Artemis relishing resource update for Carlow Castle
Artemis Resources says it finally has a good handle on the geology at its intriguing cobalt-gold-copper ore system at the company's Calow Castle project near Karatha after throwing nearly 25,000 metres of drilling at it this year.
The company now refers to the host rock as a brecciated basalt within a larger mineralised corridor, defined by a major shear zone.
The deposit has three major areas of mineralisation at Carlow Castle, Carlow Castle South and Quod Est, located over a strike of about 1.2km within a much larger structurally disrupted zone trending over 12km long.
Artemis believes there is wide halo of prospective geology and geochemistry running through the Carlow Castle project, with the mineralisation located on altered and structurally disrupted portions of the host basalt rock sequence.
Ore zones are partially oxidised to about 20 metres depth and the primary sulphide mineralisation then extends to depth.
The ore mineralisation is a mixed bag containing copper sulphide, cobalt sulphide, iron sulphide, native copper and gold and silver credits dropped in for good measure.
Back in January, Artemis provided a mineral resource of 4.5 million tonnes grading 0.9g/t gold, 0.07% cobalt, 0.4% copper and 1.3g/t silver for the combined deposits at Carlow Castle, but is expecting a significant increase in the resource when it is updated later this quarter.
The Carlow Castle project seems a bit special, with peak intersections of 6.5m @ 2.32% cobalt, 23.44g/t gold and 10.35% copper from 47m down-hole and 11m @ 14.07g/t gold, 0.79% cobalt and 3.41% copper from 32m down-hole being recorded from separate drill holes.
Incredible widths of copper mineralisation have also been recorded up to 33m @ 2.11% copper, 2.68g/t gold and 0.28% cobalt from 117m down-hole.
The deposits are situated conveniently only 30km from the company’s 100%-owned Radio Hill processing plant, which will no doubt aid in the development of the project should it prove to be economically feasible to extract.
The key may well be the metallurgy of the multi-mineralised ore system and the company says that test work on the ore bodies is well underway.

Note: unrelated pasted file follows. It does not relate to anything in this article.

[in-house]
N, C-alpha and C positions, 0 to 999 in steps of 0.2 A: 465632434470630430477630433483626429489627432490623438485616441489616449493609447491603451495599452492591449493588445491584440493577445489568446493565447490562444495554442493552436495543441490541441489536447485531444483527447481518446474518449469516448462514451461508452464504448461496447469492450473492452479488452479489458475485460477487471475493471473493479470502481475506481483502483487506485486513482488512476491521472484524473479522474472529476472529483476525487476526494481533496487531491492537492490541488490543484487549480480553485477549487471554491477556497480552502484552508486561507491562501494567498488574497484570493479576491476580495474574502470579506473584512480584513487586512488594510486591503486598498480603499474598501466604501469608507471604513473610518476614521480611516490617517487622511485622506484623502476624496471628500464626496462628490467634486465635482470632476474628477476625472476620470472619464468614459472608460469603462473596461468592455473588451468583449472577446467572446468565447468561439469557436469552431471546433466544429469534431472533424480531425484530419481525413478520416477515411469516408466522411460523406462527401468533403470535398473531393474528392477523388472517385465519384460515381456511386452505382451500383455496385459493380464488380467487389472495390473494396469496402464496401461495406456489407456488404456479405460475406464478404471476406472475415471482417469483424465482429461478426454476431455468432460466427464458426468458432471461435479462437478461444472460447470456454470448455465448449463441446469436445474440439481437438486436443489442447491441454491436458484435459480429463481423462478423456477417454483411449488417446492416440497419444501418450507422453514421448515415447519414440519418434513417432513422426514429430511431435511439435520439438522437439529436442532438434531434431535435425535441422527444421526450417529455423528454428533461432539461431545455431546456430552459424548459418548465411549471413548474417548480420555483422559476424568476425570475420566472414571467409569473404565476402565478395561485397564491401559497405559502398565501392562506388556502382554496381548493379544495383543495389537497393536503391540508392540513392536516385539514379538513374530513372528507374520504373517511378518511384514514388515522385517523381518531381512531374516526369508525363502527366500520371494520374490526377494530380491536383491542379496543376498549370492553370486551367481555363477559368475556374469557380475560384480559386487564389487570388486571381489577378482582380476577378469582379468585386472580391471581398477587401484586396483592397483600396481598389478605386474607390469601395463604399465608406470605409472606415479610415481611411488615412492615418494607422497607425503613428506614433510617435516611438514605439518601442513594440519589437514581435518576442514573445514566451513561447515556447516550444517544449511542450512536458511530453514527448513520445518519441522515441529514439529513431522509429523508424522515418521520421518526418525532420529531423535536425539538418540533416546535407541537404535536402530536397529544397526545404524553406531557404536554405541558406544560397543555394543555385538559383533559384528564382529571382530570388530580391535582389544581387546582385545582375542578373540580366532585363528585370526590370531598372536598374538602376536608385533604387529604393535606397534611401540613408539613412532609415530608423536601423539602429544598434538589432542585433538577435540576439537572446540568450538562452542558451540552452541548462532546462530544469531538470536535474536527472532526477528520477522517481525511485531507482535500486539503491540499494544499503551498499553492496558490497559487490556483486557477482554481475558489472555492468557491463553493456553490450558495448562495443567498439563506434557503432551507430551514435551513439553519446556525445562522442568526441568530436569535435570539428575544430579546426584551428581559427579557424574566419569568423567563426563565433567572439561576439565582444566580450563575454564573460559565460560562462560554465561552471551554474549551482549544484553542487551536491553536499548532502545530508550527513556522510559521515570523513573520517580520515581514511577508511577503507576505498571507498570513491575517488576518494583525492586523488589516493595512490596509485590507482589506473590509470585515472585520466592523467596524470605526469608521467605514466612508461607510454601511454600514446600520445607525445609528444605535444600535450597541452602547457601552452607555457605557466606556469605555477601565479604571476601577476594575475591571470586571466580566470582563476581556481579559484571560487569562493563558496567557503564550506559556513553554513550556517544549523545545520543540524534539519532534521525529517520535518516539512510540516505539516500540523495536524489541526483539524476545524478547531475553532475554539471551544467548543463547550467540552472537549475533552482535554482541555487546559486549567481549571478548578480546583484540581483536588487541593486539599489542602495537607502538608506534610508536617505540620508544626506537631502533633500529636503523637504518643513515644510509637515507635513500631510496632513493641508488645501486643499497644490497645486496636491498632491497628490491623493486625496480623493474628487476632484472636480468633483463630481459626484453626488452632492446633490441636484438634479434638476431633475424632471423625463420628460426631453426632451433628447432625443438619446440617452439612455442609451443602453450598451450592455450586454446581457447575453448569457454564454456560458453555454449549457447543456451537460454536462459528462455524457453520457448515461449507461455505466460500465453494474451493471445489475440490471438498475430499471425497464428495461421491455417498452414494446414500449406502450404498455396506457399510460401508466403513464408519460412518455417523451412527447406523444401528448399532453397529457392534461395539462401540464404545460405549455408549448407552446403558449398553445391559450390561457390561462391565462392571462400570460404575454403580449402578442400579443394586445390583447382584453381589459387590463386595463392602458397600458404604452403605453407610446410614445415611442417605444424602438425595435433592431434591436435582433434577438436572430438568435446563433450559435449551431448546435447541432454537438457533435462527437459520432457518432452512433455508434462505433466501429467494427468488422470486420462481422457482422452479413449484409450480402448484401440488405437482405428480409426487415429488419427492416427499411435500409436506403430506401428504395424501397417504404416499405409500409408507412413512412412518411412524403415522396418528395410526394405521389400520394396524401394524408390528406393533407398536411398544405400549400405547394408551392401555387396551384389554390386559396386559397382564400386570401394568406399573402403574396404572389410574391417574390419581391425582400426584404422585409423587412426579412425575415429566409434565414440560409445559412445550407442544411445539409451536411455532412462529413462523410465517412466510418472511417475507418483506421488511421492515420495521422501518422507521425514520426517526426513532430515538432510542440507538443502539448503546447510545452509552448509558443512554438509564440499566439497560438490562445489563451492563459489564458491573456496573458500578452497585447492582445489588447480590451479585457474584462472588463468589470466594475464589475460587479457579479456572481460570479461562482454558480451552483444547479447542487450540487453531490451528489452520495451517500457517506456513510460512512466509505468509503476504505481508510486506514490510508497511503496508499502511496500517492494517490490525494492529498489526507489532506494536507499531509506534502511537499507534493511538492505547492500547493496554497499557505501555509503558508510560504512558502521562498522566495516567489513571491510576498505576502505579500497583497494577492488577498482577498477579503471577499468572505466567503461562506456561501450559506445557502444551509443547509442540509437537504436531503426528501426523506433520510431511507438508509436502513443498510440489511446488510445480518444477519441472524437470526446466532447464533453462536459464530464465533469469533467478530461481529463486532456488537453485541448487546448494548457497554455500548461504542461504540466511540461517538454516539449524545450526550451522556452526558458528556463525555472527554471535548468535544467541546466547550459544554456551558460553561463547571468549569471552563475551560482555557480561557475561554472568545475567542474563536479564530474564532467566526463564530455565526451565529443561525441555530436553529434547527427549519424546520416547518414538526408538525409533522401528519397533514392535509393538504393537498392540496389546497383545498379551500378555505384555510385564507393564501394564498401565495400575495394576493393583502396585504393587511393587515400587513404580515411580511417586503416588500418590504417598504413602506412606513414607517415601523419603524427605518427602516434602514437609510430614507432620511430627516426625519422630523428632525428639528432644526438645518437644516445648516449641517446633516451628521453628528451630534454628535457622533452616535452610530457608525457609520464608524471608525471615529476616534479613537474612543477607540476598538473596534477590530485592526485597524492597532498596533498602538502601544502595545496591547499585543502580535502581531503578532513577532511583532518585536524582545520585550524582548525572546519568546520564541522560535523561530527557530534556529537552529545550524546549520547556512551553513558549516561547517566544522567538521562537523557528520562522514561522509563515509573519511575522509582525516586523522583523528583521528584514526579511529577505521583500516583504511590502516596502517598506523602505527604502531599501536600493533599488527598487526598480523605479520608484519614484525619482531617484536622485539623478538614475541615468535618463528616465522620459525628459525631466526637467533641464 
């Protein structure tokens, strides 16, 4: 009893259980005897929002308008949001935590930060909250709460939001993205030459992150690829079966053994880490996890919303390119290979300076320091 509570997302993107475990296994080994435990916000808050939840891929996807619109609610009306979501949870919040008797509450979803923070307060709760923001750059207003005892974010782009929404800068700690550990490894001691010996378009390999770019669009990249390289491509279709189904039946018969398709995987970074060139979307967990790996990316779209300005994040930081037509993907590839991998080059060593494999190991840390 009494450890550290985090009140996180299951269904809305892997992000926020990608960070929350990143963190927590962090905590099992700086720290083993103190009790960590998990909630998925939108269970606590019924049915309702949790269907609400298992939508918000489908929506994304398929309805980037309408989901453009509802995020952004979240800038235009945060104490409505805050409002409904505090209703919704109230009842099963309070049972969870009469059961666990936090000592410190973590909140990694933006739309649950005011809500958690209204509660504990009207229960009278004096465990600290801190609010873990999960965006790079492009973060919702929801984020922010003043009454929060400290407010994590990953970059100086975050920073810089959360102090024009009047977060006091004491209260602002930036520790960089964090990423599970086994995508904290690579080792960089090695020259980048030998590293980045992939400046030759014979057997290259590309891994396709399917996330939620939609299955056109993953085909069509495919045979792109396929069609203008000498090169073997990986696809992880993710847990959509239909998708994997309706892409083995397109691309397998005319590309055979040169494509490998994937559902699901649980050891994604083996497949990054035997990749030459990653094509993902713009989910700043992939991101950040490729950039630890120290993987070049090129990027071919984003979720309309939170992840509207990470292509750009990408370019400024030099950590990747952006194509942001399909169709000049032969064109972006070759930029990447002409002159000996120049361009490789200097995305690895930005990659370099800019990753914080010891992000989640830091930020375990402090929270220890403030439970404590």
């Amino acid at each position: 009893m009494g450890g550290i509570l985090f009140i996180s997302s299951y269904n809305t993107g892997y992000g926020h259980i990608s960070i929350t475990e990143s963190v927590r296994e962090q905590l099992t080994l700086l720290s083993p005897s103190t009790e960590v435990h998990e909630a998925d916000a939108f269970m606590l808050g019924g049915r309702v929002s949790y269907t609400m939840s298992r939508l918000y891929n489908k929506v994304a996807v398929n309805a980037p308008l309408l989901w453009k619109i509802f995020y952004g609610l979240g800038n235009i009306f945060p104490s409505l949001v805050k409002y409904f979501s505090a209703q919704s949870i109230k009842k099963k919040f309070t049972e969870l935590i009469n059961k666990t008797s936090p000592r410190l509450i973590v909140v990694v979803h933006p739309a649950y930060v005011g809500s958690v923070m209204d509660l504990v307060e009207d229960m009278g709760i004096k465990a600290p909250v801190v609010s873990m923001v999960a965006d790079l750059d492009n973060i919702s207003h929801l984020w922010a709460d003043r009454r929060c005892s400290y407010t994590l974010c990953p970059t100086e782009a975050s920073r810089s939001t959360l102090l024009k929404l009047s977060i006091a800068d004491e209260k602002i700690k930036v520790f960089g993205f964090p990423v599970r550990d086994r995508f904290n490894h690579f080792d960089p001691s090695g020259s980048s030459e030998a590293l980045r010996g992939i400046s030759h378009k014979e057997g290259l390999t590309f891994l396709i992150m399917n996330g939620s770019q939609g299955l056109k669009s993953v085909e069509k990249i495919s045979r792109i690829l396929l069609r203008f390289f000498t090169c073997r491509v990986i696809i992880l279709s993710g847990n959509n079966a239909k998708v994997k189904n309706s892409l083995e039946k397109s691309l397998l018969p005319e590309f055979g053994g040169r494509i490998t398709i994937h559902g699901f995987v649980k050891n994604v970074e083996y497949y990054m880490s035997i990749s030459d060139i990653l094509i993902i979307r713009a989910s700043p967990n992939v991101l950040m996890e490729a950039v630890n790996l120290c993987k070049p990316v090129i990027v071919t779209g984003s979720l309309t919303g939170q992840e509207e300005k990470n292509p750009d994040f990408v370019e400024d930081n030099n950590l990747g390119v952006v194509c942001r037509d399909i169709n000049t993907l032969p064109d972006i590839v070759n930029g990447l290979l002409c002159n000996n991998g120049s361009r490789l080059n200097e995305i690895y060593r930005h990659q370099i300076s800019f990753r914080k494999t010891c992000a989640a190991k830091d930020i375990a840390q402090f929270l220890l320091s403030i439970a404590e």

Artemis Executive Director Ed Mead said: “Carlow Castle was one of the first ever cobalt discoveries in Australia in the 1920s and since intersecting cobalt grades up to 6.5% in the early stages of this drilling programme, this project continues to deliver outstanding results.”
“The company has drilled ~10% of the 12km target zone and sees multiple opportunities to grow this project. Metallurgical testwork is well advanced and a significant new JORC resource is expected this quarter.”
“Artemis is now making plans for an aggressive new drilling programme with multiple rigs to expand this resource well beyond what has been defined to date. Carlow Castle is a very exciting project and one that can add significant long-term value ...”
The Quod Est mineralisation has been a bit of a quandary for Artemis, but the company now thinks that north-south striking ore system lies at a structural offset of the main east-west trending mineralisation trend.
Importantly, numerous other north-south offsets exist throughout the main deposit area, with few having been drill tested in any detail to date, despite falling within the prospective zones already defined by the company.
Leading up to a re-estimation of the global mineral resources for the Carlow Castle project later this year, these all seem like interesting “problems” to ponder for Artemis management.
Artemis Resources (ARV)
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